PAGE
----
Matty Johns calls out Kalyn Ponga move after latest concussion drama

The league icon's call comes in the wake of Kalyn Ponga's latest head injury.

Pictured left to right, NRL icon Matty Johns and Newcastle captain Kalyn Ponga.
Matty Johns has suggested that a positional switch might be good for Kalyn Ponga after his latest concussion injury. Pic: Fox League/AAP

Newcastle icon Matty Johns has expressed his concerns around Kalyn Ponga, after the latest concussion injury suffered by the Knights captain on Sunday. Ponga lasted just 90 seconds before being taken off the field in the dramatic 14-12 victory over the Wests Tigers at Leichhardt Oval on Sunday.

Ponga copped a nasty blow to his head making an early tackle against the Tigers, before failing an HIA and being ruled out of the remainder of the contest. It's Ponga's fourth concussion in 10 months, and came in just his second game back in the NRL after he was sidelined at the back end of 2022 because of repeated head knocks.

'PRETTY FILTHY': Jackson Hastings lifts lid on altercation with ex-teammate

NRL ROUND TWO RECAP: The good, the bad and the ugly

Unsurprisingly, Ponga's latest setback has left commentators and fans worried about his future in the sport, with Newcastle coach Adam O'Brien confirming he'll miss the round three match against the Dolphins. "We gave him the summer off, he had eight games off last season, he has some extended breaks," O'Brien said after the match.

"He obviously won't play (against the Dolphins) because we've got a five-day turnaround. He was cleared to play in the last two games last year and we chose to not play him."

While Johns would not speculate on Ponga's future in the sport out of concern for the mental wellbeing of the Knights skipper, he did suggest that it might be prudent of the Knights to shift the 24-year-old back to fullback, where he won't be required to defend in the frontline and make so many tackles in a game. Ponga makes three tackles per game on average at fullback, compared to 12 when he features at five-eighth.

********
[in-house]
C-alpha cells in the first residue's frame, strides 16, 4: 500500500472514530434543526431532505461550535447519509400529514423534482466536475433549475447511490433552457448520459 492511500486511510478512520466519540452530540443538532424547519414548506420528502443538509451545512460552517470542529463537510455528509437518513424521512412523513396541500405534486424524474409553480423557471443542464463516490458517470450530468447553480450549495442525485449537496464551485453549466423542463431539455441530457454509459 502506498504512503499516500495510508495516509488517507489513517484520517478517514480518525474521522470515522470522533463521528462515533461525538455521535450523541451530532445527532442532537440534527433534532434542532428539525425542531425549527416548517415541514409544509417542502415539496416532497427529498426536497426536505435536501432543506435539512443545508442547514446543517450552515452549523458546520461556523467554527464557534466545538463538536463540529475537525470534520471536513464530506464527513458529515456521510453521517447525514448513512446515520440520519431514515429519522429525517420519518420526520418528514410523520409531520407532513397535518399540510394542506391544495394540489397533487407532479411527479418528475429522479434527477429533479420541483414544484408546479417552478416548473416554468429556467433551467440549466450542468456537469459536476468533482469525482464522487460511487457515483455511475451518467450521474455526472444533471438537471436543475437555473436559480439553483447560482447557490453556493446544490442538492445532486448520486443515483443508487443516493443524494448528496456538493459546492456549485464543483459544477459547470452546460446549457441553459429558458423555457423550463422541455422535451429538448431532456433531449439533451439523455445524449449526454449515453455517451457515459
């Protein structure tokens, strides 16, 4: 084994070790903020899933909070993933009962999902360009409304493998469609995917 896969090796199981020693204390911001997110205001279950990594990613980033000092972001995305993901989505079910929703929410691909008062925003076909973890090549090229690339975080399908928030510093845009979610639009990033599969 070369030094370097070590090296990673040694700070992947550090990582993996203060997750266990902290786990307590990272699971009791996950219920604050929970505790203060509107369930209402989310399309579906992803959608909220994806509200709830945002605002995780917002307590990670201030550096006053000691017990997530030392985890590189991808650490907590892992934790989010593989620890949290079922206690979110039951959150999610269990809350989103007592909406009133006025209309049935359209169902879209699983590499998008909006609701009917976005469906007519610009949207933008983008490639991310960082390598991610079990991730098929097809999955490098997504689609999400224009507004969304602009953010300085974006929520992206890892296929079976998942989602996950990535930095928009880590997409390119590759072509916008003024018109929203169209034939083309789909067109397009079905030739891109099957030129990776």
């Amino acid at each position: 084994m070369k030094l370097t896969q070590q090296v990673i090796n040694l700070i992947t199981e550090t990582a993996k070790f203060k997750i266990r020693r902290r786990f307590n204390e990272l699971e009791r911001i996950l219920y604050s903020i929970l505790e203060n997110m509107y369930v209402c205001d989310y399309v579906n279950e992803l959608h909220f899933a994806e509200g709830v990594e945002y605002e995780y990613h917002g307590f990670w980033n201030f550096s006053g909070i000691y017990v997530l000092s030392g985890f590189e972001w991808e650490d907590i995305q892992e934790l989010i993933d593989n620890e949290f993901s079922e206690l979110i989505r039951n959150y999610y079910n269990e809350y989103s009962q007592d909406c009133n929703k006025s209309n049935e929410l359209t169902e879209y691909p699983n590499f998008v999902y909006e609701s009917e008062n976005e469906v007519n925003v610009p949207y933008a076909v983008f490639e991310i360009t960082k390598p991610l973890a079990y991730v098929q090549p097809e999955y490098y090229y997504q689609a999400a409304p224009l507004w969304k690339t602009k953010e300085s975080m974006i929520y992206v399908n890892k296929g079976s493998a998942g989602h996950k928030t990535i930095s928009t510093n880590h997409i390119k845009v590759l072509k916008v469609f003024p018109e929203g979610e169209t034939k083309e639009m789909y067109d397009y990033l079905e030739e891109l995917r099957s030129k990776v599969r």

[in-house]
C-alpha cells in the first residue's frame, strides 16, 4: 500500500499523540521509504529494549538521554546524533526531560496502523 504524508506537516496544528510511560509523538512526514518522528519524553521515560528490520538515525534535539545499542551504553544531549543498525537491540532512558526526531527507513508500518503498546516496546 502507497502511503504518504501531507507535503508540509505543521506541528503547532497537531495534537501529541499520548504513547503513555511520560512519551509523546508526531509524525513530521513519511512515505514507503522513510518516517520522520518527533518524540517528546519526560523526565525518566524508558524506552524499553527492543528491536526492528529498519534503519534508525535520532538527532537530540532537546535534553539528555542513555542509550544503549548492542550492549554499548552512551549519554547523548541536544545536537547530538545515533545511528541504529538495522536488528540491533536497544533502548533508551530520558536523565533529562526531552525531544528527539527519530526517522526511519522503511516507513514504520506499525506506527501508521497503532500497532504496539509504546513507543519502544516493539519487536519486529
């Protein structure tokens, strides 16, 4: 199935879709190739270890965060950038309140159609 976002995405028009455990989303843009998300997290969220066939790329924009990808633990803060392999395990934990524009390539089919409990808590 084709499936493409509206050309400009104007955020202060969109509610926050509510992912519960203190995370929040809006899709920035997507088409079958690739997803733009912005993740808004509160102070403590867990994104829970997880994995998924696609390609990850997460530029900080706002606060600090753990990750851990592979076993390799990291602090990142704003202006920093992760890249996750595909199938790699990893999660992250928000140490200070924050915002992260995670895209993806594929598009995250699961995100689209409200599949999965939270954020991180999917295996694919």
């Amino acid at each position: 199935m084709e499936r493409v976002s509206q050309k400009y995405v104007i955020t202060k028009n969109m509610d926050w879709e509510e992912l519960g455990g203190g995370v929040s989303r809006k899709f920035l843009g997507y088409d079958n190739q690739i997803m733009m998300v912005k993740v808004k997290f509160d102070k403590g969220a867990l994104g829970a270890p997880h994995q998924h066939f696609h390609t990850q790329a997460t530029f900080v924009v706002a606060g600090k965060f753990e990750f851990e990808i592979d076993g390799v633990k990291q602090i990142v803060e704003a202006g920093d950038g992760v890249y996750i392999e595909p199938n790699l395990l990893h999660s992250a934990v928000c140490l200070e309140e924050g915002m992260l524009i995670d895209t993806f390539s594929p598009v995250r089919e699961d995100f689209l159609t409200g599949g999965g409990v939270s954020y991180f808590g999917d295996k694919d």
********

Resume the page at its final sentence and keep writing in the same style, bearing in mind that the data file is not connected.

"When you are a kid and your whole life you have defended in the front line, there is so much of defence that is intuition," Johns said on SEN. "You just know where to place your head, where to place your feet. How to drop, when to drive.

"It doesn't safeguard you from concussions ... but for (Ponga) this is a whole new kettle of fish. Yesterday the guy was going towards him with a bit of footwork and he got his head caught in an awkward position. That can happen to anyone.

"But if Kalyn is their most important player, which he is, then they have to make a decision on where he best sits in the side." The Fox League host says he has spoken about Ponga to his brother and rugby league Immortal Andrew Johns, who works as a halves coach at the Knights.

Seen here, Knights captain Kalyn Ponga leaving the field for an HIA during the round two NRL match against the Wests Tigers.
Knights captain Kalyn Ponga leaves the field for an HIA during the round two NRL match against the Wests Tigers. Pic: Getty (Cameron Spencer via Getty Images)

Newcastle have big call to make on Kalyn Ponga

Complicating matters in terms of a positional switch for Ponga is the fact that Lachlan Miller has impressed at fullback for the Knights, whose struggles in the halves were all too apparent last season. Tyson Gamble did fill in admirably for Ponga at five-eighth on Sunday, setting up two of the Knights' three tries against the Tigers. However, Matty Johns says O'Brien has a big decision to make when Ponga returns.

"These are a lot of really big decisions that sit in the lap of (coach) Adam O'Brien," Johns added. "The art of that defence, at the last second to get your footwork right and get your head on the right side, it is something that is learned over a long, long time."

One player who has also suffered his fair share of concussions through head knocks over recent seasons is rival Roosters half Luke Keary. The 31-year-old says while he understands that much of the commentary has inevitably shifted to Ponga's future in the sport, he says the Knights captain would be best served by avoiding the external noise and listening to his own body and the advice of experts.

"Everyone will want to have their opinion on it, and probably best for him to turn the TV off, put the phone down and go talk to the right people," Keary said. "Don't listen to everyone else. It happens in footy and when you get a few in a row it gets highlighted a bit more. I know the doctors will do the right thing for him, whatever that is."

Sign up to our newsletter and score the biggest sport stories of the week.